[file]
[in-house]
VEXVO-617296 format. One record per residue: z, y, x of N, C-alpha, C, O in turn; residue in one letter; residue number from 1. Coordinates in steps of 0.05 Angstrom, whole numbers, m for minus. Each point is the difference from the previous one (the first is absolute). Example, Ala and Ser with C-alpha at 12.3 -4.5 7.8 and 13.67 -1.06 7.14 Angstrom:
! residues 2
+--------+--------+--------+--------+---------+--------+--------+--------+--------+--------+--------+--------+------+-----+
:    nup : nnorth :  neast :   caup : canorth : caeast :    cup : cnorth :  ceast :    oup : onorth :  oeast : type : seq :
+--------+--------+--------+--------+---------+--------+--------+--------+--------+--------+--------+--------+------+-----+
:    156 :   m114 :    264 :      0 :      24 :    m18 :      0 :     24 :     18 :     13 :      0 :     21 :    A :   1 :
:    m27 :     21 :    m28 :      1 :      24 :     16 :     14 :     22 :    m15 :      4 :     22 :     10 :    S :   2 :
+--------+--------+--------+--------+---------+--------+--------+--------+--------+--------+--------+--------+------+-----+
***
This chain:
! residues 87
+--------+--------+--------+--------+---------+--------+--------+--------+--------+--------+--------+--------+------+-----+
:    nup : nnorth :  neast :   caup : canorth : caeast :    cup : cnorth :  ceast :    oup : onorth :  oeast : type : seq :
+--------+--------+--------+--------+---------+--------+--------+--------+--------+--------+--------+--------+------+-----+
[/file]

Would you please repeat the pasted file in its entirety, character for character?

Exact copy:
[in-house]
VEXVO-617296 format. One record per residue: z, y, x of N, C-alpha, C, O in turn; residue in one letter; residue number from 1. Coordinates in steps of 0.05 Angstrom, whole numbers, m for minus. Each point is the difference from the previous one (the first is absolute). Example, Ala and Ser with C-alpha at 12.3 -4.5 7.8 and 13.67 -1.06 7.14 Angstrom:
! residues 2
+--------+--------+--------+--------+---------+--------+--------+--------+--------+--------+--------+--------+------+-----+
:    nup : nnorth :  neast :   caup : canorth : caeast :    cup : cnorth :  ceast :    oup : onorth :  oeast : type : seq :
+--------+--------+--------+--------+---------+--------+--------+--------+--------+--------+--------+--------+------+-----+
:    156 :   m114 :    264 :      0 :      24 :    m18 :      0 :     24 :     18 :     13 :      0 :     21 :    A :   1 :
:    m27 :     21 :    m28 :      1 :      24 :     16 :     14 :     22 :    m15 :      4 :     22 :     10 :    S :   2 :
+--------+--------+--------+--------+---------+--------+--------+--------+--------+--------+--------+--------+------+-----+
***
This chain:
! residues 87
+--------+--------+--------+--------+---------+--------+--------+--------+--------+--------+--------+--------+------+-----+
:    nup : nnorth :  neast :   caup : canorth : caeast :    cup : cnorth :  ceast :    oup : onorth :  oeast : type : seq :
+--------+--------+--------+--------+---------+--------+--------+--------+--------+--------+--------+--------+------+-----+